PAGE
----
The final instalment of the Finnish crime series.
What’s the story?
Hot on the heels of our review of series two of Karppi, we turn our attention to the third and (if you read the reports) final series of another Finnish crime series, Sorjonen (or Bordertown as it’s presented on Netflix), even though the latter was released earlier this year.
A big hit in its native Finland, Sorjonen possesses all the tropes and trappings of a successful Nordic Noir, and in this final series the standard and intensity reach new, thrilling levels.
But let’s back up for a second.
In series one, we were introduced to Detective Inspector Kari Sorjonen (Ville Virtanen), one of the most respected officers at the National Bureau of Investigation in Finland. When his lawyer wife Pauliina (Matleena Kuusniemi) barely survives brain cancer, Sorjonen takes a new job leading SECRI, the Serious Crime Unit in Lappeenranta, and moving his family with him for a more peaceful life.
But of course, that doesn’t happen, because this bordertown northeast of Helsinki is anything but peaceful.
Over the following 21 episodes we saw how Sorjonen’s empathy, his Holmesian knack of deduction and the slight arrogance that often comes with possessing such gifts instantly made him a complex, compelling lead character.
Throw in the team at SECRI (including his partner, Lena, who has a complicated past with the Russian secret service), a wife whose cancer had returned and teenage daughter Janina (Olivia Ainali) growing up quickly – and, of course, the stark, beautiful Finnish region of Karelia – and it was an intoxicating brew.
For this final season, things start off in sensational, albeit heart-wrenching fashion, when Pauliina finally succumbs to the brain tumour that has addled her for three series, on and off. The scenes with Sorjonen, Janina and Pauliina in the hospital as they all grapple with the inexorable end game is genuinely moving and heartbreaking. Sorjonen, cradling her, barely knows how to deal with such matters, while the mother-daughter bond between Pauliina and Janina produces some stunningly emotional scenes.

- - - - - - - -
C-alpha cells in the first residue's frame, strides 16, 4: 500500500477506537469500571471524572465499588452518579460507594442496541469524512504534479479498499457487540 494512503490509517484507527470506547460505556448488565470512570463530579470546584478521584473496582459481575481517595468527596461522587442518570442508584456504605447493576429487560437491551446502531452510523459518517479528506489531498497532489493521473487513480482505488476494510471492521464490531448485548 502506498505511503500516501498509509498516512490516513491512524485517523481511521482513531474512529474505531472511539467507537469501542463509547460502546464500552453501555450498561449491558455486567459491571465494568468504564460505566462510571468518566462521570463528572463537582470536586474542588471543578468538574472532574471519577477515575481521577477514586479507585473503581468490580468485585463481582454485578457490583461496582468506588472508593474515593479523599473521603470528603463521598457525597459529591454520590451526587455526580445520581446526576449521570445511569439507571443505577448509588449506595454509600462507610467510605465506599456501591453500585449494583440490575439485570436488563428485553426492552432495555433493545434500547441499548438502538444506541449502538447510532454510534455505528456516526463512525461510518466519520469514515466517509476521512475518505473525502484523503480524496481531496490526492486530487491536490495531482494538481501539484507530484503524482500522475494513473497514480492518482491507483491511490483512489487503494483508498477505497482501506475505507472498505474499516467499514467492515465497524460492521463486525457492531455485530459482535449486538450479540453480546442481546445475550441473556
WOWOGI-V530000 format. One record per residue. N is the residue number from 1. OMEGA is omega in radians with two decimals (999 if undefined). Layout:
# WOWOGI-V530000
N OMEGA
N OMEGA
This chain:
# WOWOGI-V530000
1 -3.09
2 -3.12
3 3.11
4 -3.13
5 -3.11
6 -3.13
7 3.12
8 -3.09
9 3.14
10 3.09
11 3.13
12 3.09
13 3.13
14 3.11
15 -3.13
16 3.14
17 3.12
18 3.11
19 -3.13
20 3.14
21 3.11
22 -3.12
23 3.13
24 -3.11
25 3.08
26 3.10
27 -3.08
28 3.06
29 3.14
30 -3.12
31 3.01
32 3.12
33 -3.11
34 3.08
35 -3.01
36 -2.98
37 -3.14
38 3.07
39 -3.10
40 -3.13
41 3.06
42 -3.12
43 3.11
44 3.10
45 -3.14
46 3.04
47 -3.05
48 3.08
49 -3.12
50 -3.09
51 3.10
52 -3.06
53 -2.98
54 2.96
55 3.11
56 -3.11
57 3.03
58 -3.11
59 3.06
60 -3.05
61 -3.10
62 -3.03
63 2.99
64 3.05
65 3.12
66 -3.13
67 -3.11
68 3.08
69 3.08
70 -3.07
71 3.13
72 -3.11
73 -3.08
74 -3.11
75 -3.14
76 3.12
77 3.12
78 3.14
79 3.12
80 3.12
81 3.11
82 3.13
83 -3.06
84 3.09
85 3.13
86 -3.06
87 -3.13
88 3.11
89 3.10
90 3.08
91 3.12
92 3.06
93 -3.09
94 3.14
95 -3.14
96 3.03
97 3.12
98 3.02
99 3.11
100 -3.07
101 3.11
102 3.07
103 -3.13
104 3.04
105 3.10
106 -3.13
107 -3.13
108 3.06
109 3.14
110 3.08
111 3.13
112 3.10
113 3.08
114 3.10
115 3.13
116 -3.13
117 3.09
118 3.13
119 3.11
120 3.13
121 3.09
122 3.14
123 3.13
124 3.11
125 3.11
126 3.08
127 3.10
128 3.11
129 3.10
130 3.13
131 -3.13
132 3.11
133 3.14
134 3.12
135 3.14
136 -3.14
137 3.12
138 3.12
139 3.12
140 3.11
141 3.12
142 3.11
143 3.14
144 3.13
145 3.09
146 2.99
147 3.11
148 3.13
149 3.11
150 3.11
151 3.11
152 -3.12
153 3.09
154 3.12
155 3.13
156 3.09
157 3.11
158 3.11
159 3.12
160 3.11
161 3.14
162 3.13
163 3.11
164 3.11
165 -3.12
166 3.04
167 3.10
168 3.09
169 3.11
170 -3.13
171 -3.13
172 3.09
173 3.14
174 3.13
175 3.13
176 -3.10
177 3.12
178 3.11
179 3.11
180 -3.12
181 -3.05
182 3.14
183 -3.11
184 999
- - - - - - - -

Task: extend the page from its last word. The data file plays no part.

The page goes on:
While these tragic family stories are played out with such authenticity and emotional depth, there are, of course, crimes to solve, and Sorjonen’s way of dealing with his crumbling home life is to throw himself – when and where he can – into a grisly case of kidnapping and disturbing pedicide (very disturbing).
Like series one and two, the 10 episodes here are split up into one, two and three-part series, with the whole series containing five separate stories in total.
We’ve mentioned Ihmisen tahra (The Human Stain), but we then get the two-part Ihmispeto (The Human Beast), the three-part Poikia ja rakastajia (Sons And Lovers), the two-part Nainen peilissä (The Lady In The Looking Glass) and, finally, the two-part Shakkitarina (Chess Game).
The breadth and variety of these five stories really is a thing to behold, and we get everything from a returning nemesis (last seen in series one), a cleverly-structured three-parter where each episode is told in linear time sequence but reveals something new in each retelling, a murder in a close-knit religious community and a finale where an outbreak poisoning closes down large parts of the city (how topical).
All these ingenious, original crime stories are played out on a backdrop of shifting family dynamics, which see both Sorjonen and Janina deal with grief in different ways. Sorjonen chats to the ghost of Pauliina to help him, while at the same time unsure of how to actually care for Janina. Janina, meanwhile, struggles to feel anything and gets into a psychologically ambiguous (and dangerous) game of manipulation with a teenage boy.
There’s also the very real prospect that SECRI will be wound down for good.
This final series is quite the ride.
What’s good about it?
I don’t think I’ve seen a crime drama balance the nuances of family life or portray grief so authentically since BBC One’s River a few years ago.